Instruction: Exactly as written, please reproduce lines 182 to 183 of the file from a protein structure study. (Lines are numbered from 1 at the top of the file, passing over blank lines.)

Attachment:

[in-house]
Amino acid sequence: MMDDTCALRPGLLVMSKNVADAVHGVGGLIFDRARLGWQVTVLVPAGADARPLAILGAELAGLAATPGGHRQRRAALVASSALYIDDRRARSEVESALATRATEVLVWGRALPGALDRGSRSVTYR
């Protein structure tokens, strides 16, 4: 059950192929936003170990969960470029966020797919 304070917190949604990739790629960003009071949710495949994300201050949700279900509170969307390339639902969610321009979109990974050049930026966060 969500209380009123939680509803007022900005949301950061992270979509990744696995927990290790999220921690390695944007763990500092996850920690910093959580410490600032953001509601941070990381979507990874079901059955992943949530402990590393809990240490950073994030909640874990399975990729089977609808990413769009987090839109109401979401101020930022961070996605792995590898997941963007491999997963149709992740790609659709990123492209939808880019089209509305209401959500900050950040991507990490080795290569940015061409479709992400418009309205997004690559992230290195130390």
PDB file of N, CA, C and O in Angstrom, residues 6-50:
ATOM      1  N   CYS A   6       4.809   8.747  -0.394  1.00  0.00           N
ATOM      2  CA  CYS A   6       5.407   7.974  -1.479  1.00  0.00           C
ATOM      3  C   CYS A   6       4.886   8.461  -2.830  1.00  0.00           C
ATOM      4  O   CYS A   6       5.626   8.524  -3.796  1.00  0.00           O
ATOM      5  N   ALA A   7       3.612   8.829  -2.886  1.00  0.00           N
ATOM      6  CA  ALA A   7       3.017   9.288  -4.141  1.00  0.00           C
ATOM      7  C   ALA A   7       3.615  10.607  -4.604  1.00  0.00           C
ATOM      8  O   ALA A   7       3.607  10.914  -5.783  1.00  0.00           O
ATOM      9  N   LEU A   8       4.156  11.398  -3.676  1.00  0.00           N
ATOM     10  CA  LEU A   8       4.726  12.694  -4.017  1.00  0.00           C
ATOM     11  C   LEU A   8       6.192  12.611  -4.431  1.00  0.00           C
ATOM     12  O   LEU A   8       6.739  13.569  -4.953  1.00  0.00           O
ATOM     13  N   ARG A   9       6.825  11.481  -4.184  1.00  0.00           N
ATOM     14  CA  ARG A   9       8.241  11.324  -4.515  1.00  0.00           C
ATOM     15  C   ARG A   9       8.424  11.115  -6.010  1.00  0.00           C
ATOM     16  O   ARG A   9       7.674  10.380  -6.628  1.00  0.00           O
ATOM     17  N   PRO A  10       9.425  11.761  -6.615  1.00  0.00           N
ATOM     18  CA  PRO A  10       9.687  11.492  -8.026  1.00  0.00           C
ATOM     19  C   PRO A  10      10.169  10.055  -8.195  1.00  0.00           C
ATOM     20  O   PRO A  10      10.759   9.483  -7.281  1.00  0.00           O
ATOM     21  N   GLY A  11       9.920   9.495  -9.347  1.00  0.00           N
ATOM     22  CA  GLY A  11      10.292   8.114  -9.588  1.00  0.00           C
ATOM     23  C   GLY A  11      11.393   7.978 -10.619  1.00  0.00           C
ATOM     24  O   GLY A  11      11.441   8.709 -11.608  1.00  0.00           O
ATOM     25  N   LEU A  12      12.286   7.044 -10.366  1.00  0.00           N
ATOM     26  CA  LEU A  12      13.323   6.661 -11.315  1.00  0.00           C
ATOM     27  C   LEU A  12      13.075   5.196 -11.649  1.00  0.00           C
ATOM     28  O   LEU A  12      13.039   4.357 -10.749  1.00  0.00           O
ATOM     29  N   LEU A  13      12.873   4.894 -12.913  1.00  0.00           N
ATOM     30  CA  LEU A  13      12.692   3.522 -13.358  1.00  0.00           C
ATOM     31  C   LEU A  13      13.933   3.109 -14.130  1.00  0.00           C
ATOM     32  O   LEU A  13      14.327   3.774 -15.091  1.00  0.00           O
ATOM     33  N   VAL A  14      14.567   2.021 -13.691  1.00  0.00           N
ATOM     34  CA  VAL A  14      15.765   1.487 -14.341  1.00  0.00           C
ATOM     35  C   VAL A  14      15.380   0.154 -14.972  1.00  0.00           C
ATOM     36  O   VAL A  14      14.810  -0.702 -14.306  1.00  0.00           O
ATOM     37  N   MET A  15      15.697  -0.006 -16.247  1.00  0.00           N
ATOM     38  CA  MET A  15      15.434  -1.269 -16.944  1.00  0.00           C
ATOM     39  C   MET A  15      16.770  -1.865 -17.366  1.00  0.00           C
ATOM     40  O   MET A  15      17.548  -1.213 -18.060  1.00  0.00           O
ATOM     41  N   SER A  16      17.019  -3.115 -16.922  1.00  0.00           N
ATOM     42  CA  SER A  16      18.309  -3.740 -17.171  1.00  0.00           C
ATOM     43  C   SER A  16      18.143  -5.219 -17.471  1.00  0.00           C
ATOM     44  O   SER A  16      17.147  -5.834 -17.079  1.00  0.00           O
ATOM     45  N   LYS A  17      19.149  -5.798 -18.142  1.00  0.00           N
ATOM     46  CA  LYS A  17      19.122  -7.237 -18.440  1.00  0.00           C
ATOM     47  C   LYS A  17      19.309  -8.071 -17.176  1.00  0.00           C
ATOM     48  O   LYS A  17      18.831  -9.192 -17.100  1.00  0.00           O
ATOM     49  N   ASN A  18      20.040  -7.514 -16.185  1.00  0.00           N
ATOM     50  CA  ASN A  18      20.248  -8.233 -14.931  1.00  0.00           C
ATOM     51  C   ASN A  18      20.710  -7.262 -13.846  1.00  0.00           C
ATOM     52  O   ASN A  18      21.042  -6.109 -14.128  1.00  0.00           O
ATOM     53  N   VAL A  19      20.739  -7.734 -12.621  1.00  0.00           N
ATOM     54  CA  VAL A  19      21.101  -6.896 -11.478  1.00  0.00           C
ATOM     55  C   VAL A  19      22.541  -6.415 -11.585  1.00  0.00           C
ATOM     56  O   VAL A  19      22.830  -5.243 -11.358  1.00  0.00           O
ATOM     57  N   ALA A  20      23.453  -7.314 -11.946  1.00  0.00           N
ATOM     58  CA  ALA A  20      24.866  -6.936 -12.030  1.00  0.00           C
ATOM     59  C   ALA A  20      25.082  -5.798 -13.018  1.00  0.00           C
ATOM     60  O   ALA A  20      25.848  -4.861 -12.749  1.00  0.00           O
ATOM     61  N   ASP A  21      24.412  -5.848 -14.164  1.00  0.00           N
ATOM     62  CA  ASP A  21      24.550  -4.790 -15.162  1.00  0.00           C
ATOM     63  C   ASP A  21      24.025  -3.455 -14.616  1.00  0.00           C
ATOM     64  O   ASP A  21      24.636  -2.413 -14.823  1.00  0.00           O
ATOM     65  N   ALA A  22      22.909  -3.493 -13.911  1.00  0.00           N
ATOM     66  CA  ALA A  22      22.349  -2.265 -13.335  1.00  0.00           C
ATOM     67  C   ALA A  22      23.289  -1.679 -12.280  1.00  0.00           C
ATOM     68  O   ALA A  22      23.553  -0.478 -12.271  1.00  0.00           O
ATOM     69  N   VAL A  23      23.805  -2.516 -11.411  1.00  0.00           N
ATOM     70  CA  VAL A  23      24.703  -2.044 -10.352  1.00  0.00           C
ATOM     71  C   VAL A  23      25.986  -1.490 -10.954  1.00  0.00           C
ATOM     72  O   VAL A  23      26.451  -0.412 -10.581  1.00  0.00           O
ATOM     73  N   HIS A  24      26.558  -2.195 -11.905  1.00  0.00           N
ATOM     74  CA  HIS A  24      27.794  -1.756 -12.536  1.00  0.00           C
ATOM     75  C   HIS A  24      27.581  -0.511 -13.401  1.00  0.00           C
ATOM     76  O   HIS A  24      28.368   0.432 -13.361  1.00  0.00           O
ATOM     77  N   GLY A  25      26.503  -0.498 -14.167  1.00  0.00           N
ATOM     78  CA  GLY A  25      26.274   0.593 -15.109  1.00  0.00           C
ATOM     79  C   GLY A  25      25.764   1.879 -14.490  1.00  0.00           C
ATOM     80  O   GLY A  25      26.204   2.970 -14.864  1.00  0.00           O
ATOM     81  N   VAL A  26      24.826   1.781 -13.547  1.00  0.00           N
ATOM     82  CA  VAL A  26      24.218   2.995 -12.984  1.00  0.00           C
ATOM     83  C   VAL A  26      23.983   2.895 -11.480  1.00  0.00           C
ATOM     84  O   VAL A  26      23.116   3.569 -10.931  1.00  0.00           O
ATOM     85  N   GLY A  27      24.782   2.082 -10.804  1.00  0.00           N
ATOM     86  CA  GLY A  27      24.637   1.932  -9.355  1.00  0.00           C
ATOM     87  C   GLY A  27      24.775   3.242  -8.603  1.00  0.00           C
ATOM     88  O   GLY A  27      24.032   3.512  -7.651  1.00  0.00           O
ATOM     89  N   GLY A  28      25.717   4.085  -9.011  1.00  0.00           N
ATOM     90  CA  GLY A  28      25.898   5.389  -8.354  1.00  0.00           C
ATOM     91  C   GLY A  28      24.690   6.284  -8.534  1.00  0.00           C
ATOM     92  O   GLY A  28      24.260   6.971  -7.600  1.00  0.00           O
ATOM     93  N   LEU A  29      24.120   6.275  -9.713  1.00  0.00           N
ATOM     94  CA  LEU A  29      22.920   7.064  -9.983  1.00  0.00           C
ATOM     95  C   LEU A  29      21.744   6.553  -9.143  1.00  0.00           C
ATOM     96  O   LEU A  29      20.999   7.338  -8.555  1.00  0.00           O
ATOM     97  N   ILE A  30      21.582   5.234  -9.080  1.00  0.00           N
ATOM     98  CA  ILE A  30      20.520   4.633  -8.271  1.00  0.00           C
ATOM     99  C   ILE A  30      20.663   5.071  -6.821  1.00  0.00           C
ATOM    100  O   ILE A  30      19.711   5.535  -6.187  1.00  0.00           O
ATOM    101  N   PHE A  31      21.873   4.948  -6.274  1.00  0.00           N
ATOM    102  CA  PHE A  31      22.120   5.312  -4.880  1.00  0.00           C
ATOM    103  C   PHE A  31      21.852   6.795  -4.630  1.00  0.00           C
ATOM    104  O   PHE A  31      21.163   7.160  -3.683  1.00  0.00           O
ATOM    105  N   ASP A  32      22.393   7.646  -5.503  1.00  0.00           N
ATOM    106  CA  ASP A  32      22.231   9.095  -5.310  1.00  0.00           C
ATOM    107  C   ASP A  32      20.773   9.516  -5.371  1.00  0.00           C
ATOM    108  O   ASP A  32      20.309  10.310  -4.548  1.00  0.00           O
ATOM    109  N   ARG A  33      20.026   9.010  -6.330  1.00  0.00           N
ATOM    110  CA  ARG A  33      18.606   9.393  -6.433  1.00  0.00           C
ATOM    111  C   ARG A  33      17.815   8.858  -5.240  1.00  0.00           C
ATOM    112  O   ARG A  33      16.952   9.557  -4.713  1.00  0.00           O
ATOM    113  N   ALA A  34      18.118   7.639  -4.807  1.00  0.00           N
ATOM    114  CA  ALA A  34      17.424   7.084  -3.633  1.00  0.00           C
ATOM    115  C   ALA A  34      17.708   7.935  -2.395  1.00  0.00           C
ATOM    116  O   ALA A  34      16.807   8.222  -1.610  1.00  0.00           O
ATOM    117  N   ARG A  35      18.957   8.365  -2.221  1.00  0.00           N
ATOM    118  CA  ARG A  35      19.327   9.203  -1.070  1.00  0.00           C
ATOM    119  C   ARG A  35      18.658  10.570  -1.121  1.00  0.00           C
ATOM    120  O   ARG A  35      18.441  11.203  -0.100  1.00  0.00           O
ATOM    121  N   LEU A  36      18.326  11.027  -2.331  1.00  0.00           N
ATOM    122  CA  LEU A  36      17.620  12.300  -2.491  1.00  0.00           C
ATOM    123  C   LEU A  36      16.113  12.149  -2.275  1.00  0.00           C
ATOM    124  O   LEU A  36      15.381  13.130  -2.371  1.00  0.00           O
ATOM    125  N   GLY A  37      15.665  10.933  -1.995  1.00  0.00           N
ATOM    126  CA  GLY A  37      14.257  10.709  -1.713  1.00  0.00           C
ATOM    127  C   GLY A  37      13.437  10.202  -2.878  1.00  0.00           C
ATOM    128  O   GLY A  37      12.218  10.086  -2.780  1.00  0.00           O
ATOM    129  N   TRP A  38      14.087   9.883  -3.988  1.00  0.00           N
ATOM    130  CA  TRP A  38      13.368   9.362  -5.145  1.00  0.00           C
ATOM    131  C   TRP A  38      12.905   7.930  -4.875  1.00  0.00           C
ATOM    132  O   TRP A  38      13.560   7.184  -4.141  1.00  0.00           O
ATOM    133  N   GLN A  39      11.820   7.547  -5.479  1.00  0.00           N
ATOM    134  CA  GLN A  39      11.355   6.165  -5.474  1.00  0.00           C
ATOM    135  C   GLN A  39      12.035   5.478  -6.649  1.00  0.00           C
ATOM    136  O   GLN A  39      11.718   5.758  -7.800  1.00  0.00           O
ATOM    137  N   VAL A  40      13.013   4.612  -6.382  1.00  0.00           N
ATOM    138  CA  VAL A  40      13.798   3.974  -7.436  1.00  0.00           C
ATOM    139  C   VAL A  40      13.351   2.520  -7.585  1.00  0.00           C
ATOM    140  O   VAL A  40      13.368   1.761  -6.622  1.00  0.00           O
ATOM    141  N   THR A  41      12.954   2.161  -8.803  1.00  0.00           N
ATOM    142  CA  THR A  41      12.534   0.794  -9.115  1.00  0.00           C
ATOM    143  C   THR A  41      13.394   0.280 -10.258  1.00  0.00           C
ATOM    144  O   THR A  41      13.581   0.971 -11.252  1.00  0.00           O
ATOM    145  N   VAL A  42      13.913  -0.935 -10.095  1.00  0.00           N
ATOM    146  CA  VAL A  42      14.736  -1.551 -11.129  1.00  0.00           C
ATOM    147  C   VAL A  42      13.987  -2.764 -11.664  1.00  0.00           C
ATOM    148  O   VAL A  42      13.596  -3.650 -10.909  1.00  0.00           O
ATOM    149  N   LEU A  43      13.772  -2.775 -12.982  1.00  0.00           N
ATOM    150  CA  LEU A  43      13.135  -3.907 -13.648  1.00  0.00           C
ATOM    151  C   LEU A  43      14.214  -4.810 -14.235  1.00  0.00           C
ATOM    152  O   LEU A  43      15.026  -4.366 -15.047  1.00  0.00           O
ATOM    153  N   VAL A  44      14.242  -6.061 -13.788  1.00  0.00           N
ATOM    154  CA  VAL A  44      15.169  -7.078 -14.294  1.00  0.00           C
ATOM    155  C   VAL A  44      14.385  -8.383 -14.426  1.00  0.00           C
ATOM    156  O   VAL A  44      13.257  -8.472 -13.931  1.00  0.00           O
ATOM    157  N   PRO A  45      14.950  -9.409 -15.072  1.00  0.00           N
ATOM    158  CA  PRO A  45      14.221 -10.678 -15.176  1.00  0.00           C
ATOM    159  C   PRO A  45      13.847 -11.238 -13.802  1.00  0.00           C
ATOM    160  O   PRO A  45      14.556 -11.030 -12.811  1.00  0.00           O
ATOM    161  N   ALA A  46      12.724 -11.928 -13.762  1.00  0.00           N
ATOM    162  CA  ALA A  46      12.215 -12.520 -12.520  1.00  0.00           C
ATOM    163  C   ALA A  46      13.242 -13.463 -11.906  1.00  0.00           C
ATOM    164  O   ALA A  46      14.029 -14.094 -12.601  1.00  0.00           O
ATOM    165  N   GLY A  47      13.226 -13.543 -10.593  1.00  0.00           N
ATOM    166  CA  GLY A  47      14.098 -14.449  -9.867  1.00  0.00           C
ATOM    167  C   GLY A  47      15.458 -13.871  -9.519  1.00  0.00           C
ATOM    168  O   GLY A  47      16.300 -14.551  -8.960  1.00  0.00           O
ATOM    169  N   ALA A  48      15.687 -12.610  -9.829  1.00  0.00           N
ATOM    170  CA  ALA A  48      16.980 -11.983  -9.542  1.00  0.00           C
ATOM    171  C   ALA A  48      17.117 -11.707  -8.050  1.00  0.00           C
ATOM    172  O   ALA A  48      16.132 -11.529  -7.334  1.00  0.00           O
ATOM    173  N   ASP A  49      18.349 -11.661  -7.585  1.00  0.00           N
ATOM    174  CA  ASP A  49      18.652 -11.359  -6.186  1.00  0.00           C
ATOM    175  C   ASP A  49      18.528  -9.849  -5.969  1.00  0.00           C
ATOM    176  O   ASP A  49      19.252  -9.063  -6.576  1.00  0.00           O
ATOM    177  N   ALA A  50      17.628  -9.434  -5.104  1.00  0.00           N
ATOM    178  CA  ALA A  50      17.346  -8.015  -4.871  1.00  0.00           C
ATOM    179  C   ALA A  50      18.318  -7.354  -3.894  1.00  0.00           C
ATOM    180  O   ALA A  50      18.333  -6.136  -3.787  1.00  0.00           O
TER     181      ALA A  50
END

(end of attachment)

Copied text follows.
ATOM    178  CA  ALA A  50      17.346  -8.015  -4.871  1.00  0.00           C
ATOM    179  C   ALA A  50      18.318  -7.354  -3.894  1.00  0.00           C